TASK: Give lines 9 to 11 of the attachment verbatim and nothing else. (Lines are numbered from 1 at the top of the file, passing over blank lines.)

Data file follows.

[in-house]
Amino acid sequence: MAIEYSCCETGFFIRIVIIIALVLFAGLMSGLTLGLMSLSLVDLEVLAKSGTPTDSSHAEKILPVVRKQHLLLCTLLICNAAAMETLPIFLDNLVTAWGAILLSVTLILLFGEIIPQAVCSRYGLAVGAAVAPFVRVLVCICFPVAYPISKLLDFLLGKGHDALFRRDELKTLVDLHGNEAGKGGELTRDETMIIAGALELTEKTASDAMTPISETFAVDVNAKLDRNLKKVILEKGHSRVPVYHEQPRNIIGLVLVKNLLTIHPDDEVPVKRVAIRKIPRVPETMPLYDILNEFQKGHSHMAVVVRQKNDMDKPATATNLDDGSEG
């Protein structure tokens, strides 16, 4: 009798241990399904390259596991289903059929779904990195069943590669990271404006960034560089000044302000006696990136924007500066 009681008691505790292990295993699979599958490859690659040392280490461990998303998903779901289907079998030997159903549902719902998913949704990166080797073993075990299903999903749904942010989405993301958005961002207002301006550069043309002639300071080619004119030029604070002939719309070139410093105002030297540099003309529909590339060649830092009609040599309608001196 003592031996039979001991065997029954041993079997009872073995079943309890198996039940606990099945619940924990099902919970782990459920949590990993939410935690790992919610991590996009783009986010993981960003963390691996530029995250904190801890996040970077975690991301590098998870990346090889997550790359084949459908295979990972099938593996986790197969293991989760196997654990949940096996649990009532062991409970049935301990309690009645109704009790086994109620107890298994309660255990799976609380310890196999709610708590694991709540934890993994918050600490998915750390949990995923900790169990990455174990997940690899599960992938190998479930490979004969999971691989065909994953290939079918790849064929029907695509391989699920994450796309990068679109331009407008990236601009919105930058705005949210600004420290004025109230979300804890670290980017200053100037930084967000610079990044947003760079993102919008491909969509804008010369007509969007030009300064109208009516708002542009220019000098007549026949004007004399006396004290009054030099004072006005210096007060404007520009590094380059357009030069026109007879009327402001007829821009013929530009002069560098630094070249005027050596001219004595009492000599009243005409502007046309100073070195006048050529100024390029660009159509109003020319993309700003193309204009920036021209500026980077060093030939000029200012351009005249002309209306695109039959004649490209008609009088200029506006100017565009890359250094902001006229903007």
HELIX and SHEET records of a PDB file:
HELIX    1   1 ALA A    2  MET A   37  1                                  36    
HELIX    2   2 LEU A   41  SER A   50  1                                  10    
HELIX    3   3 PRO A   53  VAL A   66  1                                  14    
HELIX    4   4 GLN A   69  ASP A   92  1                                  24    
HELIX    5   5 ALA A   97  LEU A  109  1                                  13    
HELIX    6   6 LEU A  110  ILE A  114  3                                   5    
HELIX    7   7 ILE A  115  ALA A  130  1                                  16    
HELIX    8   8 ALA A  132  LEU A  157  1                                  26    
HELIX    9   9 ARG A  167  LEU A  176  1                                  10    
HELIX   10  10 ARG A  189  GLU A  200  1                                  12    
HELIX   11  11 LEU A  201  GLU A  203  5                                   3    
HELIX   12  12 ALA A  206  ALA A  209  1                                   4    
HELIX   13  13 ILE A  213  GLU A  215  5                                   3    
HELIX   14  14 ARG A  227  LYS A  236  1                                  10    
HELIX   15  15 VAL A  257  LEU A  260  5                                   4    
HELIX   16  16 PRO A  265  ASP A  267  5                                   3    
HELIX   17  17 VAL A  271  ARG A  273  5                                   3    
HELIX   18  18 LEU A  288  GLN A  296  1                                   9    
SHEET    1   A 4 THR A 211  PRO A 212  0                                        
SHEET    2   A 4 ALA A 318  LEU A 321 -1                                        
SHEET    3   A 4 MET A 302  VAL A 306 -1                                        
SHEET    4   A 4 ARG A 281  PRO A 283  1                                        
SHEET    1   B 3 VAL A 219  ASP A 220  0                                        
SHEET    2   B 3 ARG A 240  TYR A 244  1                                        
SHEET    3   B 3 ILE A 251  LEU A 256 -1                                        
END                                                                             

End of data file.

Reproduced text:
HELIX    5   5 ALA A   97  LEU A  109  1                                  13    
HELIX    6   6 LEU A  110  ILE A  114  3                                   5    
HELIX    7   7 ILE A  115  ALA A  130  1                                  16    